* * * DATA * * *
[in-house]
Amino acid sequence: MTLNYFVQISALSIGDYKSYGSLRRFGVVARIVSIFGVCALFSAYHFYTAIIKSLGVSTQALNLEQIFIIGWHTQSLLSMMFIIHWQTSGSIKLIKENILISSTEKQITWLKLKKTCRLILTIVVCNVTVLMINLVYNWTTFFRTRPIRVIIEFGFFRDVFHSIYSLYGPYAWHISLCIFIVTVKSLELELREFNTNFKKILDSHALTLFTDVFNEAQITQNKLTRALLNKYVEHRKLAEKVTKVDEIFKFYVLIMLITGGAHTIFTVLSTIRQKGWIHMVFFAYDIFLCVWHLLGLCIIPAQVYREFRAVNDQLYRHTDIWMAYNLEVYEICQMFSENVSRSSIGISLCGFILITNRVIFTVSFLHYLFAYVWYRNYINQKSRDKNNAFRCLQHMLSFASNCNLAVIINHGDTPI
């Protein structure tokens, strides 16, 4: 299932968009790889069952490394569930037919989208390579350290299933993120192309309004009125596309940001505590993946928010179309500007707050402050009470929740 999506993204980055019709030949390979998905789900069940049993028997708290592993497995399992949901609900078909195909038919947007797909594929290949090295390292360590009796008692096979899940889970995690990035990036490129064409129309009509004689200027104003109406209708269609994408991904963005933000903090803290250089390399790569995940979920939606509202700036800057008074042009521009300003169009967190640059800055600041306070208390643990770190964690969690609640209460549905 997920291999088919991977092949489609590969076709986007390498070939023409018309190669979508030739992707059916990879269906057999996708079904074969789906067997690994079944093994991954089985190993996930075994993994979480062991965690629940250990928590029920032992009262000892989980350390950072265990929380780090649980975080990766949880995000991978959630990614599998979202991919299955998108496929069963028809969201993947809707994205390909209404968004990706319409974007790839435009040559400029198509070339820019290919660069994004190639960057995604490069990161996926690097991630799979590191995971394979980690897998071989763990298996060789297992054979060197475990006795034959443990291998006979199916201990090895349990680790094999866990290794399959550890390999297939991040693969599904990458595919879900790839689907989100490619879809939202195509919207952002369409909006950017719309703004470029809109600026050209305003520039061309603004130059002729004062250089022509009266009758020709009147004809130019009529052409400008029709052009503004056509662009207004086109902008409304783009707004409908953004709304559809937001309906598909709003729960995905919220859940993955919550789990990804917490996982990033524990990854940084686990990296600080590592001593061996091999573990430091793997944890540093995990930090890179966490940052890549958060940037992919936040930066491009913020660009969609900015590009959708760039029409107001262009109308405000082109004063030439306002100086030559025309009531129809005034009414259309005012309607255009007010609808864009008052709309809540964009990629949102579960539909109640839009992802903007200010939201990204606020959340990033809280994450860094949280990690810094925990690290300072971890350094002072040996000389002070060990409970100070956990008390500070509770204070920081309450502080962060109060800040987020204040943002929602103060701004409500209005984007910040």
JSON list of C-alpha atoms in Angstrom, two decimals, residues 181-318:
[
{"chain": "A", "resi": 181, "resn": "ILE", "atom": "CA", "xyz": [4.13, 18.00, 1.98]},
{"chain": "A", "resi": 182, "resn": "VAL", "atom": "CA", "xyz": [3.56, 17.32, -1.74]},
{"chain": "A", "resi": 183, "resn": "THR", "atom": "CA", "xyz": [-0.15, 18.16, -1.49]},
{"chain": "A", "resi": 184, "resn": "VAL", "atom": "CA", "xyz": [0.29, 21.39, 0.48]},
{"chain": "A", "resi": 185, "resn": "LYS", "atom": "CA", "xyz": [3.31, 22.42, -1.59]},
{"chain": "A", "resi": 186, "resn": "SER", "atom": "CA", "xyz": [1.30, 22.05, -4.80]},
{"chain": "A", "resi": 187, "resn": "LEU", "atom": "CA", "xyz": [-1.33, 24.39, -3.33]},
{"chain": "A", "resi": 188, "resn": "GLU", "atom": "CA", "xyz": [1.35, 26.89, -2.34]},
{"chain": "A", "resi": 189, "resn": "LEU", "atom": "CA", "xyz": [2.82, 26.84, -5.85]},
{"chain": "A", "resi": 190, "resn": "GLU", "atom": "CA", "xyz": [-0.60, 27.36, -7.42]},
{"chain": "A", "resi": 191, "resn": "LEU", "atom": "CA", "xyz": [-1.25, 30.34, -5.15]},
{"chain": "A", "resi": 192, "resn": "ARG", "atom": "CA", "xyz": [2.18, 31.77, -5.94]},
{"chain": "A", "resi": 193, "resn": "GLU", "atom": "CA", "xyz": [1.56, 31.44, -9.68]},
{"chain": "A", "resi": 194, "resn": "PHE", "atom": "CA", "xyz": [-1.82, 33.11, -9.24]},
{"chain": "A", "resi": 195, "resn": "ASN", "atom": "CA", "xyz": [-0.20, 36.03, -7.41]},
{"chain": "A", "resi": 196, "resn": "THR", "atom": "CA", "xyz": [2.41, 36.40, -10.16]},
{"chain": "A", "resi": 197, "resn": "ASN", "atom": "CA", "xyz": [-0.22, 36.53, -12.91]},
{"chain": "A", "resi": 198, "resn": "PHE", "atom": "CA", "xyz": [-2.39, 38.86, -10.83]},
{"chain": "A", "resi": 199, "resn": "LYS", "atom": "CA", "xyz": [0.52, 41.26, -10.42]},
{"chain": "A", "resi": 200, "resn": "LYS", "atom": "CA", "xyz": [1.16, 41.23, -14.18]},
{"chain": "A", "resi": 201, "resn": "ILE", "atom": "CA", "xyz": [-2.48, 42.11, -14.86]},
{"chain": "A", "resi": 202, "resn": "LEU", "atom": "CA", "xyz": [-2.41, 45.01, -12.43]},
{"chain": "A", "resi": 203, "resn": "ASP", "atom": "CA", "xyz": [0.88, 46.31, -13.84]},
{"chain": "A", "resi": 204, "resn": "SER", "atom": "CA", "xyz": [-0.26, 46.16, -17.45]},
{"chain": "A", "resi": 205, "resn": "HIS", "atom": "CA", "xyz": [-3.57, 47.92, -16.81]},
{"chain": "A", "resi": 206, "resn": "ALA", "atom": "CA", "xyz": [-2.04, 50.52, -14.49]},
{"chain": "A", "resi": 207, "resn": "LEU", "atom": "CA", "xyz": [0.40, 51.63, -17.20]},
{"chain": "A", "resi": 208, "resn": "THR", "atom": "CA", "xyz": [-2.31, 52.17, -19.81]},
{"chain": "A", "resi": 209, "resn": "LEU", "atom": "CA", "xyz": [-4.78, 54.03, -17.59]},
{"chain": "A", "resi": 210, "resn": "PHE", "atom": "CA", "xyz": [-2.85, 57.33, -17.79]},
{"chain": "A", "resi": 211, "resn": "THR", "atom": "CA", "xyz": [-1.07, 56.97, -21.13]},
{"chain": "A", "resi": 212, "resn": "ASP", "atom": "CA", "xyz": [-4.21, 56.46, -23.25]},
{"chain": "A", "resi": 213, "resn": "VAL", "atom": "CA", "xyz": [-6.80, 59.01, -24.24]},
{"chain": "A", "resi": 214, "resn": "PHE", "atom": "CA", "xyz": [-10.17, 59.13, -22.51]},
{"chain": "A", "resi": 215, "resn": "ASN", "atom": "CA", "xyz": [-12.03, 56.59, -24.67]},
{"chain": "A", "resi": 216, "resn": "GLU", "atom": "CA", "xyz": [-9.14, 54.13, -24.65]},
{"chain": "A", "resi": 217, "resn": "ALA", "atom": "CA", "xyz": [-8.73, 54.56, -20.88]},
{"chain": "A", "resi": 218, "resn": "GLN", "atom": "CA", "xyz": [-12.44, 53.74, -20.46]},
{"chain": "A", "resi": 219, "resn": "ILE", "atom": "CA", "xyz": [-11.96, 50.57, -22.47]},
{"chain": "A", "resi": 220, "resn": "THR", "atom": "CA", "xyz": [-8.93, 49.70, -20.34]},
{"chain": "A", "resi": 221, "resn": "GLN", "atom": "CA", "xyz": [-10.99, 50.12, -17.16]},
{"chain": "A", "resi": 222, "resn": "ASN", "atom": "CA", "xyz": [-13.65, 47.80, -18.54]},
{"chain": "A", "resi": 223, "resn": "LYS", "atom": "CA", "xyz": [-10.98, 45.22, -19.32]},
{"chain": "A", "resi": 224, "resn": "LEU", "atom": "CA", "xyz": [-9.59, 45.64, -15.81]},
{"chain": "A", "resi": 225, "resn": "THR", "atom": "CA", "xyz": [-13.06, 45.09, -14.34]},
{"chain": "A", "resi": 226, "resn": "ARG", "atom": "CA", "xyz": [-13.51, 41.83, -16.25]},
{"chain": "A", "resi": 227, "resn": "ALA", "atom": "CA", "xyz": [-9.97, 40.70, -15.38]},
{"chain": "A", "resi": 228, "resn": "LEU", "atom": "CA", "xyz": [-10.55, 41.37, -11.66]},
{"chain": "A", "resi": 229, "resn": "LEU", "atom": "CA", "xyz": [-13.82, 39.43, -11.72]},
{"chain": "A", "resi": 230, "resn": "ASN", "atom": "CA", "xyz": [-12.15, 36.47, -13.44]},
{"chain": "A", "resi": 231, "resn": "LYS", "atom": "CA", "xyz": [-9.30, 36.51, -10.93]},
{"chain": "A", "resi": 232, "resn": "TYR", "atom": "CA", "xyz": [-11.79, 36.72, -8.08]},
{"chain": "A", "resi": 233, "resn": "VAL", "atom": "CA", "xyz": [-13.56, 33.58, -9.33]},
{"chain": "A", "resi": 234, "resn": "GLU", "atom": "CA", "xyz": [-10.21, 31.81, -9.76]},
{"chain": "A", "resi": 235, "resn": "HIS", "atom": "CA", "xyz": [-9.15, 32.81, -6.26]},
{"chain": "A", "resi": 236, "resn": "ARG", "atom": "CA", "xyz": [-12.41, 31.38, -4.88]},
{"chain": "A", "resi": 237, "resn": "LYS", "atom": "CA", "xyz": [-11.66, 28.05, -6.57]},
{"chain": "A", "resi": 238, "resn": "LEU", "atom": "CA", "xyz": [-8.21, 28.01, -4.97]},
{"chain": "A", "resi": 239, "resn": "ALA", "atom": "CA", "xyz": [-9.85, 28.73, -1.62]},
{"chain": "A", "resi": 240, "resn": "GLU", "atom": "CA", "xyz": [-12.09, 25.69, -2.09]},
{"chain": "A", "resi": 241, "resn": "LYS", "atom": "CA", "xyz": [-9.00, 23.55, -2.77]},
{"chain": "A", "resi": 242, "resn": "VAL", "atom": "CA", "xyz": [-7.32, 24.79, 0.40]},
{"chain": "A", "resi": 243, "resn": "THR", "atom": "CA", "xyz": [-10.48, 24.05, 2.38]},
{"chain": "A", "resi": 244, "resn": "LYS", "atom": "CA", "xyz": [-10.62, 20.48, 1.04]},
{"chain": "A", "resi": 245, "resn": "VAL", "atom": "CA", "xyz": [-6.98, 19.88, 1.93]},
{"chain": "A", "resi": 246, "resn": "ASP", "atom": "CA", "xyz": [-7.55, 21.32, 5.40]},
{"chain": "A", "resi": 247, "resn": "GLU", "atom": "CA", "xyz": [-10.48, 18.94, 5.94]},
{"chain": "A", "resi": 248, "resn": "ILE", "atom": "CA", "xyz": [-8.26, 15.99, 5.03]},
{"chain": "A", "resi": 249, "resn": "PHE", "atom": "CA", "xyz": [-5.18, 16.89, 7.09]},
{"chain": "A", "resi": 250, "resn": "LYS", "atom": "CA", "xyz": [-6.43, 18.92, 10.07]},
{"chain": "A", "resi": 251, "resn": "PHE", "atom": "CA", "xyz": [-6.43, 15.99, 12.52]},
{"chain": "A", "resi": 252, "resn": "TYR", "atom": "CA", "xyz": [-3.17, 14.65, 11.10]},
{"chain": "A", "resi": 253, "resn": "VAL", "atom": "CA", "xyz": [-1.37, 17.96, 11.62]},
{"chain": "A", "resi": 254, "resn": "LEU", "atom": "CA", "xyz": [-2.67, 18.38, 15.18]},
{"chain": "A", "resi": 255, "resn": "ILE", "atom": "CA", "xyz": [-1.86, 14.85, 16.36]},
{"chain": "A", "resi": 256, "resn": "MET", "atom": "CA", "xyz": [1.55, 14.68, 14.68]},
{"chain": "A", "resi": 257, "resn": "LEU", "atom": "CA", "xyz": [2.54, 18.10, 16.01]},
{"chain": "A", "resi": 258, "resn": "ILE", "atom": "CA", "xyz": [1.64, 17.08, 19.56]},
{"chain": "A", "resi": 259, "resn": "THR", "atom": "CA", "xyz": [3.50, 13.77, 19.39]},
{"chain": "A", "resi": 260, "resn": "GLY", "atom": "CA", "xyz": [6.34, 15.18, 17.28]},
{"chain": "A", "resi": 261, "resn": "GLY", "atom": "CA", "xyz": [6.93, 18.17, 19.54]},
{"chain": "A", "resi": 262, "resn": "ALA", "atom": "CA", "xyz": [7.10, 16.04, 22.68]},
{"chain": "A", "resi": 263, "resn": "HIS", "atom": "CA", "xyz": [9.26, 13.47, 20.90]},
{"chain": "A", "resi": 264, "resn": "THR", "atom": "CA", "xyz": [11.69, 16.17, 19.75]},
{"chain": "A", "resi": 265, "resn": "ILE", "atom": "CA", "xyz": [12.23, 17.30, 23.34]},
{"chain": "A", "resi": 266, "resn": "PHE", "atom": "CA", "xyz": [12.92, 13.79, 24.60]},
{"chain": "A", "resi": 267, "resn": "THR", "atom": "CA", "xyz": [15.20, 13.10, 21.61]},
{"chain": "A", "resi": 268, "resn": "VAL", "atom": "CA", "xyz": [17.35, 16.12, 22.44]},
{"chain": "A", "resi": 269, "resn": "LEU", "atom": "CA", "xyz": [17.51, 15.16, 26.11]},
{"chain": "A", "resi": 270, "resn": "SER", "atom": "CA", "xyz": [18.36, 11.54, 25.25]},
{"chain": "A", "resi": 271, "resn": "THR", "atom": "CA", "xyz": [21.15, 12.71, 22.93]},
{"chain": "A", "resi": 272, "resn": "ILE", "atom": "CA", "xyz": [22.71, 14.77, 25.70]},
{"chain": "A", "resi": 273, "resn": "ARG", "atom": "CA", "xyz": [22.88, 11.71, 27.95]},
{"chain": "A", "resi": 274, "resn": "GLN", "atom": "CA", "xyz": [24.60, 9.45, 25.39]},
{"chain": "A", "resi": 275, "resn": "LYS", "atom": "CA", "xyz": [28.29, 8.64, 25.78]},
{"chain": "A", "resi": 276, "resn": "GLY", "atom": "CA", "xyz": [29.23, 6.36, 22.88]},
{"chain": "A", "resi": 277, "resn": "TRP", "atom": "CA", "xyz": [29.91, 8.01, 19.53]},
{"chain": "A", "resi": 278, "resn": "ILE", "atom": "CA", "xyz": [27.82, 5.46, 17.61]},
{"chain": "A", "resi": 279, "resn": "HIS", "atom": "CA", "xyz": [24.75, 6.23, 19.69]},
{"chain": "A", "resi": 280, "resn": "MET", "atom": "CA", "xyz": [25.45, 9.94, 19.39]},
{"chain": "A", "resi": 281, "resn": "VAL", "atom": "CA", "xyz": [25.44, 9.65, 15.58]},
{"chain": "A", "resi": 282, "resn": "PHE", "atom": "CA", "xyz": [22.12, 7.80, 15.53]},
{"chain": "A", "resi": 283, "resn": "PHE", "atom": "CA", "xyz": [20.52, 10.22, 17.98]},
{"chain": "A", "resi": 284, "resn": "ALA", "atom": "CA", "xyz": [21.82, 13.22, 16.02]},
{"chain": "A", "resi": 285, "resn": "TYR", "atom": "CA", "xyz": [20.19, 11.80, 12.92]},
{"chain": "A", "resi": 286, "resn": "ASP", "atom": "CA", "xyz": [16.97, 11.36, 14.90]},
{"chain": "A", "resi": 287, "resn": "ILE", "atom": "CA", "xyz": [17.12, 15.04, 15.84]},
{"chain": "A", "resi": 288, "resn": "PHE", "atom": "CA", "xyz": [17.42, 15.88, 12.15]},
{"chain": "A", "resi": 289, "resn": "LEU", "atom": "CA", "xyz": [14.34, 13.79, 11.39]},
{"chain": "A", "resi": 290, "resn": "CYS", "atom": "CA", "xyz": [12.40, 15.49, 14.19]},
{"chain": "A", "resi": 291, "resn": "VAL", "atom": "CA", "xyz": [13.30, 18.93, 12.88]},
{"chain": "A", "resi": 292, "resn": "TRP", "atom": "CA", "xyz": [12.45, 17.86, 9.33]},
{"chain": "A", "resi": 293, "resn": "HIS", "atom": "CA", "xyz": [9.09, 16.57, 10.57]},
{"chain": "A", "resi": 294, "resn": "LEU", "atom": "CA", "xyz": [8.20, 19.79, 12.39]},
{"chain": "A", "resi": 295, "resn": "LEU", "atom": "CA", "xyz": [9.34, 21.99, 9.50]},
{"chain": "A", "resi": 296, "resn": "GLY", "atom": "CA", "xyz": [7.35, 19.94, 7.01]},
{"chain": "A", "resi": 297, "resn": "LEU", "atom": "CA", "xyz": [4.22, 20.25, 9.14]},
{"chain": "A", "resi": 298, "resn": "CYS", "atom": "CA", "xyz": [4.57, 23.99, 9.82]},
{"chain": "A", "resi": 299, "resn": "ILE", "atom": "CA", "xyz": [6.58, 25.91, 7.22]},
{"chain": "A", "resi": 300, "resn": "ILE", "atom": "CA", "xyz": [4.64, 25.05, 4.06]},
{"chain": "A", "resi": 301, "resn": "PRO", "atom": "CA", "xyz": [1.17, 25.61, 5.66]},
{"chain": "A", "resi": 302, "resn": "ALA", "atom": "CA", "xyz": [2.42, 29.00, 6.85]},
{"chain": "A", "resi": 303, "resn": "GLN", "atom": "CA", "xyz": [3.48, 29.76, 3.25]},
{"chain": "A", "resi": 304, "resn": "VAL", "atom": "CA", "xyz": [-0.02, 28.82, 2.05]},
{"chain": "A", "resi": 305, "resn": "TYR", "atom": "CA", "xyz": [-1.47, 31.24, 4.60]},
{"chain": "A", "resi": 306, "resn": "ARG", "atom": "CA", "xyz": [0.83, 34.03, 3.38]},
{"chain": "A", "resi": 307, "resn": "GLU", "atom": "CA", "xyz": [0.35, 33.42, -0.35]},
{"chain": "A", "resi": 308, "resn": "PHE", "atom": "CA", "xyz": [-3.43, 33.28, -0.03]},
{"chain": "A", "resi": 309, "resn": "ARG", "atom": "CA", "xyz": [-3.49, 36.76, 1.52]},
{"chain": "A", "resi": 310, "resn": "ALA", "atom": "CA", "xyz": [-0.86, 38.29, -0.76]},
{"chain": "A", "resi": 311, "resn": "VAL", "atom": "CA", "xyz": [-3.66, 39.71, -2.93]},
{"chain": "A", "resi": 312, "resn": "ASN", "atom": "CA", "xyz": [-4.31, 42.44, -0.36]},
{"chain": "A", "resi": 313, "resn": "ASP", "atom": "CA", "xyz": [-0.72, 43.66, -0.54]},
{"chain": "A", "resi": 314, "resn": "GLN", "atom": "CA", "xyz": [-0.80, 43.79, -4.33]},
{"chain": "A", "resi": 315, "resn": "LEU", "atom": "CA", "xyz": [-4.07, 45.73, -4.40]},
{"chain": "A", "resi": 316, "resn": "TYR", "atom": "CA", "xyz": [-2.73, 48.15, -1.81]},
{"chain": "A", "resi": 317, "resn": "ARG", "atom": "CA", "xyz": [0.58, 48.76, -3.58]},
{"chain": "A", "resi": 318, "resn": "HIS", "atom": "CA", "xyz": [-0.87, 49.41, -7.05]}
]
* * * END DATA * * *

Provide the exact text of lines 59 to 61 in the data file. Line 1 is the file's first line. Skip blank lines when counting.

{"chain": "A", "resi": 234, "resn": "GLU", "atom": "CA", "xyz": [-10.21, 31.81, -9.76]},
{"chain": "A", "resi": 235, "resn": "HIS", "atom": "CA", "xyz": [-9.15, 32.81, -6.26]},
{"chain": "A", "resi": 236, "resn": "ARG", "atom": "CA", "xyz": [-12.41, 31.38, -4.88]},